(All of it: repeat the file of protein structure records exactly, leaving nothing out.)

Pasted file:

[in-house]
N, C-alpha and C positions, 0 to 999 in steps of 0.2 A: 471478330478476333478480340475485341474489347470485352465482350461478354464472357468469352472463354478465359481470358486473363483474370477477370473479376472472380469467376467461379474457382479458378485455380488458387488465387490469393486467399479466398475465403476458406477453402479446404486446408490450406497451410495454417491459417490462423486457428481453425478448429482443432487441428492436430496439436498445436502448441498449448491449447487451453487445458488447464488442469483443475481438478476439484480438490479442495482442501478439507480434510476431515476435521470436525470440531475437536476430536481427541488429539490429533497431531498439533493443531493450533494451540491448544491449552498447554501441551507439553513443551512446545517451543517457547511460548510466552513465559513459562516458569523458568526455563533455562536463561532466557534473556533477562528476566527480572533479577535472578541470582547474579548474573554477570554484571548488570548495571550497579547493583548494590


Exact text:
[in-house]
N, C-alpha and C positions, 0 to 999 in steps of 0.2 A: 471478330478476333478480340475485341474489347470485352465482350461478354464472357468469352472463354478465359481470358486473363483474370477477370473479376472472380469467376467461379474457382479458378485455380488458387488465387490469393486467399479466398475465403476458406477453402479446404486446408490450406497451410495454417491459417490462423486457428481453425478448429482443432487441428492436430496439436498445436502448441498449448491449447487451453487445458488447464488442469483443475481438478476439484480438490479442495482442501478439507480434510476431515476435521470436525470440531475437536476430536481427541488429539490429533497431531498439533493443531493450533494451540491448544491449552498447554501441551507439553513443551512446545517451543517457547511460548510466552513465559513459562516458569523458568526455563533455562536463561532466557534473556533477562528476566527480572533479577535472578541470582547474579548474573554477570554484571548488570548495571550497579547493583548494590